The division of Dhaka City Corporation in 2011 was perhaps at best a political game played to keep at least one part of the city under the ruling party’s hand. Bangladesh however has consistently implemented third world policies with first world dreams. The division of the city corporation into Dhaka North City Corporation (DNCC) and South City Corporation (DSCC) is a perfect example of how the problems of centralisation is further exasperated into centralised areas within the city. Dhaka is now cut along class and ideological lines.
Over the past two years since the new mayors have taken office, there has been a disproportionate growth of the two cities, especially in their focal areas of Gulshan and Dhanmondi. Almost all projects undertaken by Mayor Annisul Huq seems to have seen some form of fruition, starting from fixing the roads in his jurisdiction to introducing an exclusive bus route called the Dhaka Chaka and the name-tagged rickshaw service, although these projects are once again confined within the Gulshan, Banani and Baridhara areas, commonly known as the Diplomatic zone.
Finding a successful project initiated and implemented by Sayeed Khokon however took more research than it should. Other than the eviction of hawkers in Gulistan and Motijheel which did not last for too long, with the mayor blaming the hawkers’ massive protest on “a conspiracy by a small group of extortionists,” there have not been any visible improvements in DSCC or much talk about any new projects.
The mayors now have three more years left in their tenure to improve the city’s infrastructure and implement good governance policies. But the exponential growth of Dhaka North City is in stark contrast to Dhaka South City that has only seen improvement from the central government plans like the Mouchak-Malibagh flyovers. Even though most government offices are located in DSCC and a lot of government officials tend to live in Dhaka South, it has not seen any visible improvement in security while Dhaka North or at least the part that matters is cordoned off like a crime scene still.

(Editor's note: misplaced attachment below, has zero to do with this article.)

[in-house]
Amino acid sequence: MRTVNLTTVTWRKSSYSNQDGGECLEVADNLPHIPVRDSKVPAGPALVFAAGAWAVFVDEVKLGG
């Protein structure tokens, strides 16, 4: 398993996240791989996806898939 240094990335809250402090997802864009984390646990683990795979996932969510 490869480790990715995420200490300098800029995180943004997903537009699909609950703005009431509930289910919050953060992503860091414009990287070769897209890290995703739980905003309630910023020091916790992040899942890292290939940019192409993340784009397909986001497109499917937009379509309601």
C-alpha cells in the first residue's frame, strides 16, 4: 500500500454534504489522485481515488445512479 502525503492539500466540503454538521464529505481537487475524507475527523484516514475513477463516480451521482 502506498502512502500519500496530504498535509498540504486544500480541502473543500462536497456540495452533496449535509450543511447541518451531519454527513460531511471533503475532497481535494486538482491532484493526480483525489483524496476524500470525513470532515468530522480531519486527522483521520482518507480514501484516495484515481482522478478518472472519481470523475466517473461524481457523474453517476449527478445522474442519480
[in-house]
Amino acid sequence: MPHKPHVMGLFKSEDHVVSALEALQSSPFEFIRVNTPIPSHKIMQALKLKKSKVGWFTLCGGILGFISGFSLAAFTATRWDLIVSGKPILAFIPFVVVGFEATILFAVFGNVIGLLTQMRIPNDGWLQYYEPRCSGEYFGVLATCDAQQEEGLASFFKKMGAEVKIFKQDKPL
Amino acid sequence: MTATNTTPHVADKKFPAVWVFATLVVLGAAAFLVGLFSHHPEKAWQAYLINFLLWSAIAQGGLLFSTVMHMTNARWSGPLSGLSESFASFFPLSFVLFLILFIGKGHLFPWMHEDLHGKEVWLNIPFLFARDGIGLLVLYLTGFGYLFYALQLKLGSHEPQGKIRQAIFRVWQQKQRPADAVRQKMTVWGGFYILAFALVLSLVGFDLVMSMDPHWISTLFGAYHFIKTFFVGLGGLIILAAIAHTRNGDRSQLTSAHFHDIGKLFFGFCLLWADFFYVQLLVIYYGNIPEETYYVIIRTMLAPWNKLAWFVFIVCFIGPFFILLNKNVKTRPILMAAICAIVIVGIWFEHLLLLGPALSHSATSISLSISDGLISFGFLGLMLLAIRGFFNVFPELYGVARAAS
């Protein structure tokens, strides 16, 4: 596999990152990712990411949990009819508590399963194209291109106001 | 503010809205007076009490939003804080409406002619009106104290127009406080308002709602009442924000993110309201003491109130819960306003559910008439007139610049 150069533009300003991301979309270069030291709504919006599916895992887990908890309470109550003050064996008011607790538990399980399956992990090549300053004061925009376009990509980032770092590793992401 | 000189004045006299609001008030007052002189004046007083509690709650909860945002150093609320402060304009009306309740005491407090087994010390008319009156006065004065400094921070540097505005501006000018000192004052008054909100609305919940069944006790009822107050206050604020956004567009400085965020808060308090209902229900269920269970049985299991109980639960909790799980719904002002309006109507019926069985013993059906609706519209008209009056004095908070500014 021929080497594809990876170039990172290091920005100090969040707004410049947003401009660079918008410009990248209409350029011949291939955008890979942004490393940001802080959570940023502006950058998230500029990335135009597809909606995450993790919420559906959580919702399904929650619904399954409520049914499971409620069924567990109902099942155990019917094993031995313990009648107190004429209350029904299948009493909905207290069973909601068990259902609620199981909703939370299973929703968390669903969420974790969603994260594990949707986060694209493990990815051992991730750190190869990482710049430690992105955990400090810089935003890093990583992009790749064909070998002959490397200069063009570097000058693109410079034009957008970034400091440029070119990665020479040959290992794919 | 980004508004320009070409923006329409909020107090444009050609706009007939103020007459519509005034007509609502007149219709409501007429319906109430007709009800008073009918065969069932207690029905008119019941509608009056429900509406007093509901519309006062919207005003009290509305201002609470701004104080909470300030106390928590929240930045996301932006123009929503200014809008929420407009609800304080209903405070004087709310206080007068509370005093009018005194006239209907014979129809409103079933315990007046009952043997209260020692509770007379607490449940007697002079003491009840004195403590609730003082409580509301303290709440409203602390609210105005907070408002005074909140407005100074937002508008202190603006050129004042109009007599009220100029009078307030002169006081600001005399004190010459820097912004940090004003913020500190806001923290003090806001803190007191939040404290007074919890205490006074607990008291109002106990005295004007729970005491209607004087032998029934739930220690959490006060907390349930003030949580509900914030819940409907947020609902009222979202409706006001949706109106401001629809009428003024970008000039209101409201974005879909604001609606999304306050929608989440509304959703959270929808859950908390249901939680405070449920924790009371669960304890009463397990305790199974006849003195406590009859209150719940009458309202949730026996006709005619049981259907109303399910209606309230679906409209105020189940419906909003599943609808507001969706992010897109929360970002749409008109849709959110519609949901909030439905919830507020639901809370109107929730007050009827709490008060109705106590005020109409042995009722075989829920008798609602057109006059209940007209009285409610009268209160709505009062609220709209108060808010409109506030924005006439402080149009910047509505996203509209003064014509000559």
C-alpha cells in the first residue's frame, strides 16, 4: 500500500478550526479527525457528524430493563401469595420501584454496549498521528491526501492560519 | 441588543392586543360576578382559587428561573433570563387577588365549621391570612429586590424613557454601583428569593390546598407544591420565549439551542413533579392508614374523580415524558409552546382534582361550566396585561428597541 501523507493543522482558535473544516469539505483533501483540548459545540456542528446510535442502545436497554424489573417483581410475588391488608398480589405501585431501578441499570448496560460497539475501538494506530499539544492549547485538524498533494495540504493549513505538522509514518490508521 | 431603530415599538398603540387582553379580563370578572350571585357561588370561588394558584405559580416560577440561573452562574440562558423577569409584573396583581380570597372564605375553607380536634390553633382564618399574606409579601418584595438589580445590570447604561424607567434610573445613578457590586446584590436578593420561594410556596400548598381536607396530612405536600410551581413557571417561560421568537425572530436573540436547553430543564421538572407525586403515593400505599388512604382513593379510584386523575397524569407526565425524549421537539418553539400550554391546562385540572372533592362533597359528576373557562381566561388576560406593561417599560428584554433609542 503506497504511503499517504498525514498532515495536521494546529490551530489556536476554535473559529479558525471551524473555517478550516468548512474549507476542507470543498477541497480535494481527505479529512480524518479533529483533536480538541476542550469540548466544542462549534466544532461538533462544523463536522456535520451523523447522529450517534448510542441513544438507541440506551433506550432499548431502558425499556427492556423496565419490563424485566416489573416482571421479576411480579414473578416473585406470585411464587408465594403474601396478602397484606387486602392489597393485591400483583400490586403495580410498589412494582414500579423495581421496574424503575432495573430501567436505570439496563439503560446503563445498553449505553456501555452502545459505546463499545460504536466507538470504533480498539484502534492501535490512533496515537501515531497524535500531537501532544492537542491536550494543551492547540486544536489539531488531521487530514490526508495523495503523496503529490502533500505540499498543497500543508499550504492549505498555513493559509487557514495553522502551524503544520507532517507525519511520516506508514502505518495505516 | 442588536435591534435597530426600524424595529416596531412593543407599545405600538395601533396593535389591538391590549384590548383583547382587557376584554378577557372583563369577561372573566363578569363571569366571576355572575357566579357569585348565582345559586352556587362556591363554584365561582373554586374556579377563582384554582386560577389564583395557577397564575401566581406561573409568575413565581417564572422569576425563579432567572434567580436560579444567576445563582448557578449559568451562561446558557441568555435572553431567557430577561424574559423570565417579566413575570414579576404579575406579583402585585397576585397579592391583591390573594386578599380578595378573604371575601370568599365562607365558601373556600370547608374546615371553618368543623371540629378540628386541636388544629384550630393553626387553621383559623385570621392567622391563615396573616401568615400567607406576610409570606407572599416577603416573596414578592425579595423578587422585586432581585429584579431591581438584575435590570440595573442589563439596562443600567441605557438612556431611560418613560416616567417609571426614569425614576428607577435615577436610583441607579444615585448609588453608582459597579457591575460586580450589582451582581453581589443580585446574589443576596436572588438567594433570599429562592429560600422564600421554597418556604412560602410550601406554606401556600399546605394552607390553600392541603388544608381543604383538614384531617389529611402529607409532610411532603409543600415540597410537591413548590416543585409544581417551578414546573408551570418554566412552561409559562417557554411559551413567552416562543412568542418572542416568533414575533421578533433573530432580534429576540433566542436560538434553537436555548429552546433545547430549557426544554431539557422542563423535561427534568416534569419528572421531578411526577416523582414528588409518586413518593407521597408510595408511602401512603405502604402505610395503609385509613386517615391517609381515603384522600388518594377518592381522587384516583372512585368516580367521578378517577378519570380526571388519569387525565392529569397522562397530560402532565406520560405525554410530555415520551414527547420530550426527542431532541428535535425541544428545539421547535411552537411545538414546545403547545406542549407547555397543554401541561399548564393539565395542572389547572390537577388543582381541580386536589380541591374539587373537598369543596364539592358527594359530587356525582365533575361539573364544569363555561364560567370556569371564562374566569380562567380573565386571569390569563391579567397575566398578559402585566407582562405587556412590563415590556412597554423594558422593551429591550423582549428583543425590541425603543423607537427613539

After the Holey Artisan attack on July 1 last year Dhaka North City installed CCTV cameras in the diplomatic zone, set up numerous check-posts, blocked off access to all buses except the Dhaka Chaka, all rickshaws were overhauled with name-tags and DNCC-approved drivers. To the mayor’s credit, all this is still being enforced.
In Dhaka South however, even its crown jewel Dhanmondi saw a handful of lax security check posts at best and within weeks, things returned to business as usual.
It appears that this divide runs deeper than economics and class. Sometimes the mayors are not even aware of each other’s plans, as evident in a recent incident where Mayor Khokon was found to be completely unaware and was caught off guard during a meeting on colour coded buses.
When DNCC Mayor Annisul Huq was talking about plans being finalised during a meeting of the Dhaka transport authority, Khokon interrupted asking what this was all about, even though the plan is that these buses will run through his jurisdiction.
The great divide between these two mayors is symptomatic of the great divide that has become Dhaka. Not only is there a huge income disparity in the city, the facilities offered to city dwellers are greatly unequal. This will only grow over time, Dhaka it seems is ready to grow up to be a city that is a visual representation of the inequity of the wealth it was built upon.
Leave a Comment